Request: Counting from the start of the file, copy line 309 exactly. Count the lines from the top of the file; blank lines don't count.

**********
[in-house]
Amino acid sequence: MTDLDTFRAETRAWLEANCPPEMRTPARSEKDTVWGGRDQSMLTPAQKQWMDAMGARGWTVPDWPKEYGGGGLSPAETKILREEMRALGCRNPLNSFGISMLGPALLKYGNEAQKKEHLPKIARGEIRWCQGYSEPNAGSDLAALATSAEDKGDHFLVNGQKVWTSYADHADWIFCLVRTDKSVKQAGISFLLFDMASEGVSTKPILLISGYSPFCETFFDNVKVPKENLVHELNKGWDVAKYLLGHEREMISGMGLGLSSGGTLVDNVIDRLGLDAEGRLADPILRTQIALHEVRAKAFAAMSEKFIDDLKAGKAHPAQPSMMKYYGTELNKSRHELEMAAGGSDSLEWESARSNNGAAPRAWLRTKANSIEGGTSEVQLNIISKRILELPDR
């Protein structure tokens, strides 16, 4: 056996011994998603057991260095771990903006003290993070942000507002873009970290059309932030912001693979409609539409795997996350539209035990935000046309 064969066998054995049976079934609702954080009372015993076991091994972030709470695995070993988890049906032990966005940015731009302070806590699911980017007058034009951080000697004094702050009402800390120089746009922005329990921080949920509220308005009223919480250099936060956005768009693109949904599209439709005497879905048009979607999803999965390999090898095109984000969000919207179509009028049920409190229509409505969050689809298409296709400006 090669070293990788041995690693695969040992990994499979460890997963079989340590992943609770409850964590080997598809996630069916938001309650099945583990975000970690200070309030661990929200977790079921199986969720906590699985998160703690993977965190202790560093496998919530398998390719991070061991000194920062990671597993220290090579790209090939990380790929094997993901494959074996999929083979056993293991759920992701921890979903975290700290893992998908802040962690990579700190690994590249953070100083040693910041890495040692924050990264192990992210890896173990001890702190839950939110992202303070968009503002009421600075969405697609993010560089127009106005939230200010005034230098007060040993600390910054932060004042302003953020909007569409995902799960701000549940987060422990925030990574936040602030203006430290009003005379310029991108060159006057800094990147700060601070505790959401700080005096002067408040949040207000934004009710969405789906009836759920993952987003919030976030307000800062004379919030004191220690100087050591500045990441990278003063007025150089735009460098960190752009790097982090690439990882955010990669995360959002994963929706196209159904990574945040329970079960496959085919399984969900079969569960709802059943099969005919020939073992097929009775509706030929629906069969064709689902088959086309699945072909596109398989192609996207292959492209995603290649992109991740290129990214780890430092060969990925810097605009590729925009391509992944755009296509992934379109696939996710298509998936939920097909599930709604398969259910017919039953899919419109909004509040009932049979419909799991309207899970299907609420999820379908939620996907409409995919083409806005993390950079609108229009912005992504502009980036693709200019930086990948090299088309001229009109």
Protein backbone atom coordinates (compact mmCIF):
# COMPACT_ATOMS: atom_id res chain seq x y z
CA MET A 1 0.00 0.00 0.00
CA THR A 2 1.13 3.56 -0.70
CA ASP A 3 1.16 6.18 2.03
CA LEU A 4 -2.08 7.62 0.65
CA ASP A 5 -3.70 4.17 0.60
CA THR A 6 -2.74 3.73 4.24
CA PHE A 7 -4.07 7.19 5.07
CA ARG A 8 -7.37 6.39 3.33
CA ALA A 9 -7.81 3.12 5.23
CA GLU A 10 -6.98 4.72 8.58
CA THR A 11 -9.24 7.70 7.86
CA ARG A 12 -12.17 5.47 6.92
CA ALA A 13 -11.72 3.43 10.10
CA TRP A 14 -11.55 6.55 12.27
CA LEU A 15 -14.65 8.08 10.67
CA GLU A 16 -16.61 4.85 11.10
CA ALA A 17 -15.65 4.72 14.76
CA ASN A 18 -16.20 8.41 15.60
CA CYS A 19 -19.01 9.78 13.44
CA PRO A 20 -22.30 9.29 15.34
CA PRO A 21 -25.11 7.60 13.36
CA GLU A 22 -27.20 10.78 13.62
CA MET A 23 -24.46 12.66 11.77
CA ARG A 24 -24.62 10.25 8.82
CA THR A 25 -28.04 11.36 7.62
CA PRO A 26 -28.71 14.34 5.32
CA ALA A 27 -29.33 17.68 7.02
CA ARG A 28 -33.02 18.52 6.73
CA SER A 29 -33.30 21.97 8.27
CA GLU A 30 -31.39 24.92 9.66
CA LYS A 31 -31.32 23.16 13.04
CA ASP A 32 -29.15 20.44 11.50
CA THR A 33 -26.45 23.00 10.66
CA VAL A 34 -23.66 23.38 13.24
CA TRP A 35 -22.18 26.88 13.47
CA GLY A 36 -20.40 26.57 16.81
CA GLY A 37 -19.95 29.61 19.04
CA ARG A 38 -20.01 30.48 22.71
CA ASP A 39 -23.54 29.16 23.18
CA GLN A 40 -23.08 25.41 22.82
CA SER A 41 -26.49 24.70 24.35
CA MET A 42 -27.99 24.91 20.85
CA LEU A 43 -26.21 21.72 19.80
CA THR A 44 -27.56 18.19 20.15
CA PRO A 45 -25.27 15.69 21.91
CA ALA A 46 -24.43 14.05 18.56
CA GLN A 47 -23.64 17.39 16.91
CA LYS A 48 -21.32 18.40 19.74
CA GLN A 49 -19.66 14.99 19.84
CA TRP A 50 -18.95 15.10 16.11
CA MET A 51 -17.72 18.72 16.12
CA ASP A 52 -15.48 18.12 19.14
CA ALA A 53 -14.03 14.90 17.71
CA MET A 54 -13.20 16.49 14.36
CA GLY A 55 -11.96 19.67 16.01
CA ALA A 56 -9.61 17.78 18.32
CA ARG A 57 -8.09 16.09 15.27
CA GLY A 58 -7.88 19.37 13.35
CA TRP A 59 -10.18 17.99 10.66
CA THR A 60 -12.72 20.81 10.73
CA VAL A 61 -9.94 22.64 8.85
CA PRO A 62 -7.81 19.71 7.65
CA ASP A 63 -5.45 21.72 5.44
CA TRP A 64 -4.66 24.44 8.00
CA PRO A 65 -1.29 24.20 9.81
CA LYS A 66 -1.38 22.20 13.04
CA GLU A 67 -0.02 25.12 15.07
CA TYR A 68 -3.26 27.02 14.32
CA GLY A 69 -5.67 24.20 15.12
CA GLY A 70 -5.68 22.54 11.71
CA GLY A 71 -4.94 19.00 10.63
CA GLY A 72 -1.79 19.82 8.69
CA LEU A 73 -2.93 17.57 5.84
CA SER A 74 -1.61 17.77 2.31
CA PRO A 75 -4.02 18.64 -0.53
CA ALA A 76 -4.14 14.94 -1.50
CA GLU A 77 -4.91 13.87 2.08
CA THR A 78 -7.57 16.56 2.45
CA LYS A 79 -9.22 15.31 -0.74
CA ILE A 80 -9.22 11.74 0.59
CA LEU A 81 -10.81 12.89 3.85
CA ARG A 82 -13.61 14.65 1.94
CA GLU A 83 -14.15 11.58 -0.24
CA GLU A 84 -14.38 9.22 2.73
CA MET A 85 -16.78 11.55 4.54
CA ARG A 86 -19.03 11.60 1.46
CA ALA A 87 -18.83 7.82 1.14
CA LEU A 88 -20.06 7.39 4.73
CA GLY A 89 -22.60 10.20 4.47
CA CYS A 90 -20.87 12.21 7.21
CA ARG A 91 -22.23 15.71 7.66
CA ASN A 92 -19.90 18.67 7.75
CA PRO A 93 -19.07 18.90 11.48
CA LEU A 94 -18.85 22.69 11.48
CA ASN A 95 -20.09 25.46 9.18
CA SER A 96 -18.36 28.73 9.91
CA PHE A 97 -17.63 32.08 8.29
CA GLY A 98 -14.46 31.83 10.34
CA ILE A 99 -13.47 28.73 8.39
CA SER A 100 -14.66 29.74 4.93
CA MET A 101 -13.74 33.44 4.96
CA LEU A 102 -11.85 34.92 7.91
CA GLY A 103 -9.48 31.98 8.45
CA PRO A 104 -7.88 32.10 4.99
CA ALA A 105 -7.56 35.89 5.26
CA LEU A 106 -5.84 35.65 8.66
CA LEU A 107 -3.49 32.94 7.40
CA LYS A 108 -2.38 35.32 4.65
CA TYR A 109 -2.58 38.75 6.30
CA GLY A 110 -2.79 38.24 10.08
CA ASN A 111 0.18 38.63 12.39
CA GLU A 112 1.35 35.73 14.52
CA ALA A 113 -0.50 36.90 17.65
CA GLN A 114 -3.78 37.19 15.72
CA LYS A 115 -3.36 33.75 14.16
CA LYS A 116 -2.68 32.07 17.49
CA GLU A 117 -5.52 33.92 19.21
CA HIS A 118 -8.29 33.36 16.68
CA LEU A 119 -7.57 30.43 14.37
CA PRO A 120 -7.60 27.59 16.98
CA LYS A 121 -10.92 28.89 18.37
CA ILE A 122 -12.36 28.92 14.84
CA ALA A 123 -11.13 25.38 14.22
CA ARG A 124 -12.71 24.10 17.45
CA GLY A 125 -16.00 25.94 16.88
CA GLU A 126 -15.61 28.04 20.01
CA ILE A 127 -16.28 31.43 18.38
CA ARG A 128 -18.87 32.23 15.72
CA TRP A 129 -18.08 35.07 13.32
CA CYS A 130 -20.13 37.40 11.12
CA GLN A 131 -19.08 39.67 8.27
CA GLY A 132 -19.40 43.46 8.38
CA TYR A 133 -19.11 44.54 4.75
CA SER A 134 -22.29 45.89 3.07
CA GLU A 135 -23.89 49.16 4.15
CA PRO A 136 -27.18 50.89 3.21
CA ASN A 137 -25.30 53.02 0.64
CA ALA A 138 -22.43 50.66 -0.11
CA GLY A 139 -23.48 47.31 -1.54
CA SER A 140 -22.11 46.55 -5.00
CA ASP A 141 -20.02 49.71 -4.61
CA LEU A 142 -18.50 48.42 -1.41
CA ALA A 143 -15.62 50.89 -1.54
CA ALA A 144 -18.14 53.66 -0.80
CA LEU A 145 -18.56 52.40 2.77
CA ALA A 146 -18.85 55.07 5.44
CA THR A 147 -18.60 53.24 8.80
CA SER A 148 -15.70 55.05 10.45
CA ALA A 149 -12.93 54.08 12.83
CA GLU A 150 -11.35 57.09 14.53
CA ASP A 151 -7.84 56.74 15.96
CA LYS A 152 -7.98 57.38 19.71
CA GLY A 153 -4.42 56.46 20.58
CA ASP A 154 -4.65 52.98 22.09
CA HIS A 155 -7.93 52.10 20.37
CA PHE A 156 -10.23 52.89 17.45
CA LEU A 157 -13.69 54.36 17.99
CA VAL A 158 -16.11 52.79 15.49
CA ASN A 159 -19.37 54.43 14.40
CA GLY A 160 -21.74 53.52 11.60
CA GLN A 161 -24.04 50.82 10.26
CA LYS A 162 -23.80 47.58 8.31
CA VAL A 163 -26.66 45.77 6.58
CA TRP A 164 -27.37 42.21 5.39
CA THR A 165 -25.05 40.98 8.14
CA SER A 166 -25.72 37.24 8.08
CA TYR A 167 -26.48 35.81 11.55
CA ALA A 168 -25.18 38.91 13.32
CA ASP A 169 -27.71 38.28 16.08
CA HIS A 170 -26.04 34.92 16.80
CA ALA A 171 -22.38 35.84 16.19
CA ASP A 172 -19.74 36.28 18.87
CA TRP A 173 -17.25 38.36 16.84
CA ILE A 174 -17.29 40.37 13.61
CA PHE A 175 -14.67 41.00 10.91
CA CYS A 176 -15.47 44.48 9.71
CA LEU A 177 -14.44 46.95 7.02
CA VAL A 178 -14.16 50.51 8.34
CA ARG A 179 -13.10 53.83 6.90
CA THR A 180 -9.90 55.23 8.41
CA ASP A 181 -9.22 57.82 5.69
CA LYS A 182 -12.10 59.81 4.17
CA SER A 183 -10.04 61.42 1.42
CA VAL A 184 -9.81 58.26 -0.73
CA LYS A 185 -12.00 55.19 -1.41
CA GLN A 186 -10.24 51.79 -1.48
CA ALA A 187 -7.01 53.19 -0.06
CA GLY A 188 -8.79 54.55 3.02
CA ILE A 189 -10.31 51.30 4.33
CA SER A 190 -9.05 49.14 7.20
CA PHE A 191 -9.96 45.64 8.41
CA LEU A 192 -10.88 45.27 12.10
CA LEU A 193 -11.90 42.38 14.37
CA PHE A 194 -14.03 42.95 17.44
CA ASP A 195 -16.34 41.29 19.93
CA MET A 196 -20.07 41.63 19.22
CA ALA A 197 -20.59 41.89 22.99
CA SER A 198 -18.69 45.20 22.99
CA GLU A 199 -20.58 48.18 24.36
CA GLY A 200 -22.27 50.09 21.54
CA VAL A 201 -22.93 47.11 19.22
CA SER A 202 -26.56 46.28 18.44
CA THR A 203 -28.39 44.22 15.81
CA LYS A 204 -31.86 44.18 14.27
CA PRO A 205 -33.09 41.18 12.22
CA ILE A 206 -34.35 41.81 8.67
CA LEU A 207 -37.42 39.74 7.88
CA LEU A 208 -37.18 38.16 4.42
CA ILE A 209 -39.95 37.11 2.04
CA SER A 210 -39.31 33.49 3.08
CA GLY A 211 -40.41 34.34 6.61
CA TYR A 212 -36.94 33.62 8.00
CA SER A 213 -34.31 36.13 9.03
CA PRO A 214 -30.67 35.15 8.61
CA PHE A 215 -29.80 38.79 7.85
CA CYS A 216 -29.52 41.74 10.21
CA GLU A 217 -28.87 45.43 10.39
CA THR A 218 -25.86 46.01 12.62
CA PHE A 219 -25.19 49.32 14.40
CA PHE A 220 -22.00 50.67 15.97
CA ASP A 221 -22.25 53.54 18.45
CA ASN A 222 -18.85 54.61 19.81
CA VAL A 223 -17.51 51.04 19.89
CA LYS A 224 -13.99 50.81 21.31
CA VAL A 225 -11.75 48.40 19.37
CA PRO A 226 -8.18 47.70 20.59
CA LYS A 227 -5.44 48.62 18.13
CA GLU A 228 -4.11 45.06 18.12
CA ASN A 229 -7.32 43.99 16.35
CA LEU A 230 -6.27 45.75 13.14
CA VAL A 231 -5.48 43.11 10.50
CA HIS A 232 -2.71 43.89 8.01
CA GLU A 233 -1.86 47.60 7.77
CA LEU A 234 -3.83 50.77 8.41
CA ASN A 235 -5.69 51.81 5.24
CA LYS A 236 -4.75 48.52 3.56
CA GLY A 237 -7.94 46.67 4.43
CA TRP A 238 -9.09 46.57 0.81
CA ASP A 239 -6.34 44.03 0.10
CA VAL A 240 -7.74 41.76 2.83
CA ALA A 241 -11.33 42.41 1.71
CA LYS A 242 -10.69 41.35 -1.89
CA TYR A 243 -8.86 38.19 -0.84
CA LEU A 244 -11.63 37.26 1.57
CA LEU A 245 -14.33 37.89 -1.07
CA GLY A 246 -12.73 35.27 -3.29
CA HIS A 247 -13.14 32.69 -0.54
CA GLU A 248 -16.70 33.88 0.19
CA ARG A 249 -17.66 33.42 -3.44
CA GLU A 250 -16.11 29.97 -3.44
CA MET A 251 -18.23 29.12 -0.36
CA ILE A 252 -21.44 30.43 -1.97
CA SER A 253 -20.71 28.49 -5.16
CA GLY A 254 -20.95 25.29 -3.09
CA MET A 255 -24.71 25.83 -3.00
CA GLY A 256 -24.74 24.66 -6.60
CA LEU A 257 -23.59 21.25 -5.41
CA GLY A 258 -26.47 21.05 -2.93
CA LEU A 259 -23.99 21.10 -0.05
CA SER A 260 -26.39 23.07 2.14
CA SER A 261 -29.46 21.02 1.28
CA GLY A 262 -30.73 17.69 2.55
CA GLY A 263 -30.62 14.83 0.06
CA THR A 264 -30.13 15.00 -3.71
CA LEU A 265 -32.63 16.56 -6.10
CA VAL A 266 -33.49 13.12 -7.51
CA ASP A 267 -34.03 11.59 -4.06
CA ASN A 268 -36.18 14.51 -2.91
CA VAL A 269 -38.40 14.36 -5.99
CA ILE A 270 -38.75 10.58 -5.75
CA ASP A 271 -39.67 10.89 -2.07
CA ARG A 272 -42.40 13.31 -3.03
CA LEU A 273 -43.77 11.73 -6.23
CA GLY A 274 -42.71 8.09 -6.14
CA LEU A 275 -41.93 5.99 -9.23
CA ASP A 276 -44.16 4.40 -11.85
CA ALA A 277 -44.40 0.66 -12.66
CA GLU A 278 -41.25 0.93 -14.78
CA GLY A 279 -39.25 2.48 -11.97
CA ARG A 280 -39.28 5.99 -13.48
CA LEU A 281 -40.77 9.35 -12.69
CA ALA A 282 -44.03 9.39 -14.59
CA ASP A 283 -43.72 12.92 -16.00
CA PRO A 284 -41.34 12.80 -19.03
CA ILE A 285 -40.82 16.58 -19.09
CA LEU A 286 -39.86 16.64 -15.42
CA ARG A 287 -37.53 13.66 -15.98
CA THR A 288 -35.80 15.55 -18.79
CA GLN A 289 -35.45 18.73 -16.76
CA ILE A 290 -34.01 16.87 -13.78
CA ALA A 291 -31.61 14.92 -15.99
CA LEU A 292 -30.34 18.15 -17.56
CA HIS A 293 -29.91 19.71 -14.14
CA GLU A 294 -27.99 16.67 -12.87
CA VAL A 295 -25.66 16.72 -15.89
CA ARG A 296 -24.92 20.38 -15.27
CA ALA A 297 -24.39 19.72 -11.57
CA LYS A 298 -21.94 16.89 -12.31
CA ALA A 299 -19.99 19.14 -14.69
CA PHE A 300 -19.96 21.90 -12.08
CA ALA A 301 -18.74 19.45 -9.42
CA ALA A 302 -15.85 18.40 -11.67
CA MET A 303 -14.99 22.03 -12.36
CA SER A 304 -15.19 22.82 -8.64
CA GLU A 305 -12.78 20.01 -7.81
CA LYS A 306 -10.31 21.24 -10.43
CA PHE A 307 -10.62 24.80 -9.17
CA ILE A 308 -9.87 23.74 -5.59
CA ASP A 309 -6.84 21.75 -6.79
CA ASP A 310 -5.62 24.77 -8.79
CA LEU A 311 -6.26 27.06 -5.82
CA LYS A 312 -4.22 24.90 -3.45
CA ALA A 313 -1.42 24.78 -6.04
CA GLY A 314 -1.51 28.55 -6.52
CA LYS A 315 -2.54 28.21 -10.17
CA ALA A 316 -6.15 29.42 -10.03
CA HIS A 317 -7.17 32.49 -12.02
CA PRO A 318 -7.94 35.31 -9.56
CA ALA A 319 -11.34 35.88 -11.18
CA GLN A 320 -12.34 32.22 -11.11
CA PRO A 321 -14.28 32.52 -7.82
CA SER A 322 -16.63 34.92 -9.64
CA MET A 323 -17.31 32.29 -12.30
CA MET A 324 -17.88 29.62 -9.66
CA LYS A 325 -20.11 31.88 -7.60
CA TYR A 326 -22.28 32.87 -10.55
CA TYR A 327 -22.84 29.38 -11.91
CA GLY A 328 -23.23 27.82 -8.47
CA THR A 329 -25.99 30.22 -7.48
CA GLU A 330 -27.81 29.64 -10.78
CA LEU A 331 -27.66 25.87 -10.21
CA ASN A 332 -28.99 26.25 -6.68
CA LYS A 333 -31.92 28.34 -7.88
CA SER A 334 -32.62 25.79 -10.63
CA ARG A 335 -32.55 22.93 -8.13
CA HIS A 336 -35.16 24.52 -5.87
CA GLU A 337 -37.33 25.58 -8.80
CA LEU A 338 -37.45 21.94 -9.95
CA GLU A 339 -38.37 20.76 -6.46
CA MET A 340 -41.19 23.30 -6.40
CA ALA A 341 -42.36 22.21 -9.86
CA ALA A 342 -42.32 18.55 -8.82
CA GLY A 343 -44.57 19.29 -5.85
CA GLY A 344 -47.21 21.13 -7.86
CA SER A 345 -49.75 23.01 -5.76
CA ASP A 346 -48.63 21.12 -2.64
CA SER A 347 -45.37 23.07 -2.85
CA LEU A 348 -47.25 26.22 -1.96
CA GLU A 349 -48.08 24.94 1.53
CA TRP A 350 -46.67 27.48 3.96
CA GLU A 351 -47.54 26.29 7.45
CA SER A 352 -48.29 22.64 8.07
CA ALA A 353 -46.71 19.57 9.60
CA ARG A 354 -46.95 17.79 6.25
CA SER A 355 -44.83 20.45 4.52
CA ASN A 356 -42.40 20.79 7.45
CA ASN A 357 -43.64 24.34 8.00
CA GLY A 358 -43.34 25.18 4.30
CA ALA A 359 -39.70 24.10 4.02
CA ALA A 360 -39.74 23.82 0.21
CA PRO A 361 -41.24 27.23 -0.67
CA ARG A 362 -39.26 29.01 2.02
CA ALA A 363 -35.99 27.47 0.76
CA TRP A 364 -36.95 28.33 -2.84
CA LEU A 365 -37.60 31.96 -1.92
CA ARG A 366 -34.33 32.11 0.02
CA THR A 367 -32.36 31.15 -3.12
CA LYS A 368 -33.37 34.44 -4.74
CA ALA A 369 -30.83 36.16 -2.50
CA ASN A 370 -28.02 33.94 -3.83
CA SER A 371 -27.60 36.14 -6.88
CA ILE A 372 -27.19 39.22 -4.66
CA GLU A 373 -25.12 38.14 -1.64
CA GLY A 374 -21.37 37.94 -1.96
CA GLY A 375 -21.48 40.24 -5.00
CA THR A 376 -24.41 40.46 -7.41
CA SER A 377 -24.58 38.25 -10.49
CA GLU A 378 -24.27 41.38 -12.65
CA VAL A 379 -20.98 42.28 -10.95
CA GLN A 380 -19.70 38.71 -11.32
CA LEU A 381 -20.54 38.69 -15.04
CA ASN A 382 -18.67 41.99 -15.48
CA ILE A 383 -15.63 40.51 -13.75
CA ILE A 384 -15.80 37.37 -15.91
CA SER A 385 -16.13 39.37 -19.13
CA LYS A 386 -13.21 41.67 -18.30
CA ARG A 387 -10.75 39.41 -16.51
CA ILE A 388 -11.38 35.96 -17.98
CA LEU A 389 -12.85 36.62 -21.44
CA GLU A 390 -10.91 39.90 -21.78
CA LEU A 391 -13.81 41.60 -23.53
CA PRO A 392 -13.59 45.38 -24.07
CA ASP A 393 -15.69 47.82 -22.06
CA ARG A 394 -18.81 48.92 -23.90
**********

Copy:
CA SER A 304 -15.19 22.82 -8.64